A last note. This came out after the shift in Hollywood to newer ("New Hollywood") films in the late 60s, and it feels out of place. Other war dramas like "Patton" "M.A.S.H." and "Catch-22" all from 1970 and then just after this one in 1978 and 1979, "The Deer Hunter" and "Apocalypse Now," all offer something more contemporary and compelling in terms of style and movie-making. And character.

Wonderfully romantic and romanticized, whatever the impossibilities, 7 June 2016

Age of Adaline (2015)

Like the Christopher Reeves quasi-classic "What Time Forgot" or the more inventive and well made "Benjamin Button," we have here an improbable and completely romantic and compelling love story. If the movie is imperfect in little ways, the love story holds together.

It's no secret that the key here is that the leading actress, a fabulous Blake Lively, never ages. And so she has seen decades go by and has a wisdom and caution you might expect in a much older person. When someone falls in love with her she has learned to run away because the relationship, unlike herself, has no future. Not together.

But of course she does fall in love herself and so doom of some kind awaits.

Which is what we all want. The leading man is a charming (overly-charming, actually, especially compared to the wonderfully restrained acting of Lively) young man who is secretly well to do (lucky her) and who won't take no for an answer. The actor, Michiel Huisman, grows into into his part and holds it up. Even better, however, is the appearance of his father, with a bizarre (improbable) twist, played by Harrison Ford, who is terrific.

At first the movie and the audience is distracted with the quirks of living forever—like being able to buy stocks "for the long term." And the sadness of not quite being able to partake in life in the usual way creeps in. But finally what matters is her wanting to really be in love, regardless, and to follow through. You'll have to see how the movie takes care of that.

Not a classic, I don't suppose, but if you like romantic, moody movies this is a must. I really enjoyed it—though Brad Pitt in "Benjamin Button" is on another level altogether. And for sheer impossible romance over time the weepy "The Notebook" is to be recommended.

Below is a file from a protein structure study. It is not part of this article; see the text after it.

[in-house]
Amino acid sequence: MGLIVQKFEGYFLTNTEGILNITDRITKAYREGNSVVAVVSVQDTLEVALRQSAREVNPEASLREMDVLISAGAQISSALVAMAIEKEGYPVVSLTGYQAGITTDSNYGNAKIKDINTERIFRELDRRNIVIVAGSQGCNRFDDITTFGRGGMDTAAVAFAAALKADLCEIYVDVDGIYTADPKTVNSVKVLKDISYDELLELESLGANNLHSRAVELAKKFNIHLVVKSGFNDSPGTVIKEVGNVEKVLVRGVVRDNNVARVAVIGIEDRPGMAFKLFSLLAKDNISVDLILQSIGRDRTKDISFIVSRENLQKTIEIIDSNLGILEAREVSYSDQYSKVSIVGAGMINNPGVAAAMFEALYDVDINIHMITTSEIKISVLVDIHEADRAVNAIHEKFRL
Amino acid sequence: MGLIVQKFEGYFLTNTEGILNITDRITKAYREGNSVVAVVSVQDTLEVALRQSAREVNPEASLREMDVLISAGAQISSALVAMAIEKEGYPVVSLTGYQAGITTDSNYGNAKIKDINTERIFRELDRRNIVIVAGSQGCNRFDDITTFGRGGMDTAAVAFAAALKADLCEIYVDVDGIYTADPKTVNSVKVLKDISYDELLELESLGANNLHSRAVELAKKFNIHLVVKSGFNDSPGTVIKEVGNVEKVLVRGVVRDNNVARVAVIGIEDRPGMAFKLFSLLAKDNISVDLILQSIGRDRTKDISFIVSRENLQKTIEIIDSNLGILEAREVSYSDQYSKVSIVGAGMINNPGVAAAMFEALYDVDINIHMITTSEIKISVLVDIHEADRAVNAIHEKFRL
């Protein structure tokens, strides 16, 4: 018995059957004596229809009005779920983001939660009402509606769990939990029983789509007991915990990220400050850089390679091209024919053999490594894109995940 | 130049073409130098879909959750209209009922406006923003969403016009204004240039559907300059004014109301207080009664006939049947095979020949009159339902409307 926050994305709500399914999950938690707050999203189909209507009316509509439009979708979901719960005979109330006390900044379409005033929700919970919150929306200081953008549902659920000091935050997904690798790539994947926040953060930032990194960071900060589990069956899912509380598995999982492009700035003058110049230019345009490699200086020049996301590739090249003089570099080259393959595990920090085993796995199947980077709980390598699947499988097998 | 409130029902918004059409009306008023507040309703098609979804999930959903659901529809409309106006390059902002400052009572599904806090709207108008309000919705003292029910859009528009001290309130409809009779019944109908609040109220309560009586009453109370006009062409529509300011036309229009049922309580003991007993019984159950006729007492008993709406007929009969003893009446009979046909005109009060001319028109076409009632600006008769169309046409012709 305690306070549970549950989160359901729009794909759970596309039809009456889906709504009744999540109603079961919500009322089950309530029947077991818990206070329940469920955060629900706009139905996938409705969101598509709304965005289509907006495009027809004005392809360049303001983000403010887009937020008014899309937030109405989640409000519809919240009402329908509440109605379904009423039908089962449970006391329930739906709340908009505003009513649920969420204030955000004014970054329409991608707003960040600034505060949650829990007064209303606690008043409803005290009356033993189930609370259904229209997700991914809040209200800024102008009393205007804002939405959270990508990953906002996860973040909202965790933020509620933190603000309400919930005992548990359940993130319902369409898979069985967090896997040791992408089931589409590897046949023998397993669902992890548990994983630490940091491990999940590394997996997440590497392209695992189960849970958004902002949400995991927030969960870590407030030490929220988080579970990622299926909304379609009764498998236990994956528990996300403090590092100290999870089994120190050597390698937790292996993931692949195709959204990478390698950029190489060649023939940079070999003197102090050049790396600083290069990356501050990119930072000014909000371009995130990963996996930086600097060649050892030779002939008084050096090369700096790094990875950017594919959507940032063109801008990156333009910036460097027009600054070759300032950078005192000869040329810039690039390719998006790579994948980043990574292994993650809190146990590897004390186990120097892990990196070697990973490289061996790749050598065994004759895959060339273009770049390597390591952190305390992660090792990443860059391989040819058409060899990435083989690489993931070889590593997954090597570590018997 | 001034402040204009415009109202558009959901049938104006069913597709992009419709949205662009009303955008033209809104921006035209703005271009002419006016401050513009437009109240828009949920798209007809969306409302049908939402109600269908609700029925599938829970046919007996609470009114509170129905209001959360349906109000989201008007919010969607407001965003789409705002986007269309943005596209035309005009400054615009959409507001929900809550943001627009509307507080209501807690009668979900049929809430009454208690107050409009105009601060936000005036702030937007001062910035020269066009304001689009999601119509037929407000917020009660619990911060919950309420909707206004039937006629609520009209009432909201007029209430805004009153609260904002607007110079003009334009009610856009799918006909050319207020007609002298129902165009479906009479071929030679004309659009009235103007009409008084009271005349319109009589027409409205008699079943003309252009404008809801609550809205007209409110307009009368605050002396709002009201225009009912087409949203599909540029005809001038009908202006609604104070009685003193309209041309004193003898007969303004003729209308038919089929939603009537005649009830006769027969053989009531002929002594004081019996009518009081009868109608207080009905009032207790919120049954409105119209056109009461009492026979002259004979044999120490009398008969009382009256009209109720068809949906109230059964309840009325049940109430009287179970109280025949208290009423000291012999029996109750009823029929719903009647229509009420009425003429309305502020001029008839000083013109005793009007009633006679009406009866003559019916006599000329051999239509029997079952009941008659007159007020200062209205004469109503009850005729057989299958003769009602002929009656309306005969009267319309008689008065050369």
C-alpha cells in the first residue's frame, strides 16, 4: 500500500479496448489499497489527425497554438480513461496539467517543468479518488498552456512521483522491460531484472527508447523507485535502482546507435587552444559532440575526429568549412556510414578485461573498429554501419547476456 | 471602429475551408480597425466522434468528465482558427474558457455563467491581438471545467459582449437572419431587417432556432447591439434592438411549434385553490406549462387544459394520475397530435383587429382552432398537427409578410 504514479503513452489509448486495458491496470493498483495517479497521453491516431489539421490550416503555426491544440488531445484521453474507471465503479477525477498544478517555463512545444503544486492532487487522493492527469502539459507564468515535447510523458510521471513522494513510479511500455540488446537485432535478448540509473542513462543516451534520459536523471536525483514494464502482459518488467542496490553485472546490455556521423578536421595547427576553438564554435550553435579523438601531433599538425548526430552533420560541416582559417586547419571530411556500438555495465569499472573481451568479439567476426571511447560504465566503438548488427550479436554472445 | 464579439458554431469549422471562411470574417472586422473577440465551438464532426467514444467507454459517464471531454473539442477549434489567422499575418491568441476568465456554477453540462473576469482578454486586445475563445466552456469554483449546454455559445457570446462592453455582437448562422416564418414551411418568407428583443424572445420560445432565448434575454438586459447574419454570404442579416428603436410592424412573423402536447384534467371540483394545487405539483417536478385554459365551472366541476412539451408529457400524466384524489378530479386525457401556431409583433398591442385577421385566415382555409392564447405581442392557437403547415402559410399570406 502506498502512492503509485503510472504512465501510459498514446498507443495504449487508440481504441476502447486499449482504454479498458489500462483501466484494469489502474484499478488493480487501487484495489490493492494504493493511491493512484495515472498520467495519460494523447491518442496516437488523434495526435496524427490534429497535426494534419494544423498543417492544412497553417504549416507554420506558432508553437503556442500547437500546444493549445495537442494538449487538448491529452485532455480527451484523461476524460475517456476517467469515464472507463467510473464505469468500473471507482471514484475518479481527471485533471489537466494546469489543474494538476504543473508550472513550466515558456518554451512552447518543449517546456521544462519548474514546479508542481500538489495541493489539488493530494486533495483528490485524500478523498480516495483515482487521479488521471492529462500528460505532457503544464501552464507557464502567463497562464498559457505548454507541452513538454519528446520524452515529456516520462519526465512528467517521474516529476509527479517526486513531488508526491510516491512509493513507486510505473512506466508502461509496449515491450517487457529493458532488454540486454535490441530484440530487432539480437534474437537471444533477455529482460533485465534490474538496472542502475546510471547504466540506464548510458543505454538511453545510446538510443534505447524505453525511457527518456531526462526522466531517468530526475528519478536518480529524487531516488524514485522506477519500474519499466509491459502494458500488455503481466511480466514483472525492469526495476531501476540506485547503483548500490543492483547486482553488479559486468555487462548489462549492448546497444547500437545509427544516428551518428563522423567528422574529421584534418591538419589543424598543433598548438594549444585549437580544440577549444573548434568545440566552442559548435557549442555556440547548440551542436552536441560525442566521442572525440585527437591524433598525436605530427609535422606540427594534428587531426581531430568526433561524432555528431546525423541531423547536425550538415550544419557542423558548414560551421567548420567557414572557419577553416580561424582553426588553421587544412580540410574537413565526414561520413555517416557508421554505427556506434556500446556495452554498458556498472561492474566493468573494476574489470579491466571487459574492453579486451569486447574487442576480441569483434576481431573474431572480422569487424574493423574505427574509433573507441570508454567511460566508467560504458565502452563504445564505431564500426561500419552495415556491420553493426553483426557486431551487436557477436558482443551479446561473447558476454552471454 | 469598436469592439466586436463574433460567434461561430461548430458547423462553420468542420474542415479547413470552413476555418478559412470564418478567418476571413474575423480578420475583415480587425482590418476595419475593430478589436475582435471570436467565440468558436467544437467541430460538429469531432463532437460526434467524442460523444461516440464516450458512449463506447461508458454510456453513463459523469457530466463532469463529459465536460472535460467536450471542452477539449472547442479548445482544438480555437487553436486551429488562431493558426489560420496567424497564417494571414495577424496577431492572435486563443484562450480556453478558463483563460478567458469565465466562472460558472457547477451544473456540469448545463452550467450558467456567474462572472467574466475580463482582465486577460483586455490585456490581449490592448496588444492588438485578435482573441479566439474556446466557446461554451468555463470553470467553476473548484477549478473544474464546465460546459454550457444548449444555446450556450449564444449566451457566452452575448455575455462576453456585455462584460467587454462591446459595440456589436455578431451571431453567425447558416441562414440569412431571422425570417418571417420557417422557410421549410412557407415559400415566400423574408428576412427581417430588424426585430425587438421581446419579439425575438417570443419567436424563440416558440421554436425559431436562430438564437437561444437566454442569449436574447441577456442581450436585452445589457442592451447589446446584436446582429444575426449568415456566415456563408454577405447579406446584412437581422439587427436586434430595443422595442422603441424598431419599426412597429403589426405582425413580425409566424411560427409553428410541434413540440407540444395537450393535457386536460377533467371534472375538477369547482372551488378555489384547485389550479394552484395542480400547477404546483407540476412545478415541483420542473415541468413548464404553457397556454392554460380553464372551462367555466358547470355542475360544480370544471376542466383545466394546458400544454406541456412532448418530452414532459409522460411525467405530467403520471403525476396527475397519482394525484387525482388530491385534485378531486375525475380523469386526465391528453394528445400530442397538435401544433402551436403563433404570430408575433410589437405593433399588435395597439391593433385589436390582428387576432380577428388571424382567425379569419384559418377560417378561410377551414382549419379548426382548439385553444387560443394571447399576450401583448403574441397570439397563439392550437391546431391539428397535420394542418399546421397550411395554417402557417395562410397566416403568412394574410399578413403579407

That's the company "Age of Adaline" keeps. Give it a look.

Badlands (1973)
0 out of 1 people found the following review useful:
Looks really good but it's all veneer and affectation and nostalgia, 4 June 2016

Badlands (1973)

It's true what everyone says—this is a kind of Bonnie and Clyde story. But don't get it wrong, this has none of the depth or fascination (or originality) of that famous 1967 movie. It's worth seeing because this is director Terrence Malick's first big film. For those who follow his movies (or avoid them—the negative reviews for his later work are astonishing), you'll see the first signs of characteristic moods and styles and themes.

This romanticized story set around 1960 is shamelessly nostalgic. It is filled with intentional references to earlier (and better) sources, including Bonnie and Clyde itself and, most outwardly, James Dean. The violence is weirdly casual and frankly cruel and unfelt, and I suppose that's part of the aesthetic distancing involved in what is really a college student's view of the world. Not that Malick was still in college (he got out of film school four years earlier) but his sensibilities came from studying film more than living it (in my limited view). What he does without fail is pull together a great crew and cast and make the mechanics of the film really really good.

So yes, this is a very well made movie, and it sweeps through upper middle of the country with a kind of schoolboy feel for the icons of the place and time. I wouldn't be so crude as to say it's like a giant (and long) Hallmark card on the surface, but there you have it.

Martin Sheen is really good in his role as a kind of wannabe James Dean, and Sissy Spacek plays the naive 15 year old a bit too naively, though she has a country-girl innocence that sets up the violence well. Eventually, without giving away much, the two are on the run. And there are a couple of minor turns of events, but really it's a routine tale told better before (see "They Live by Night" for a great one), and told with more honesty.

The end is important, and hard to talk about without giving anything away. But when you see it you'll see something that was talked about at the time—the glorification of an anti-her, the identification with a mindless and selfish killer. (Al Pacino makes this the whole point in Lumet's "Dog Day Afternoon" two years alter). And here Malick makes it almost laughable and cheesy. And utterly unbelievable, especially for 1960, especially after such a killing spree.

Yeah, a love hate movie. Looks and feels good, but it lack depth and logic and sincerity, despite it's sincere appearance. The worst mix of things possible.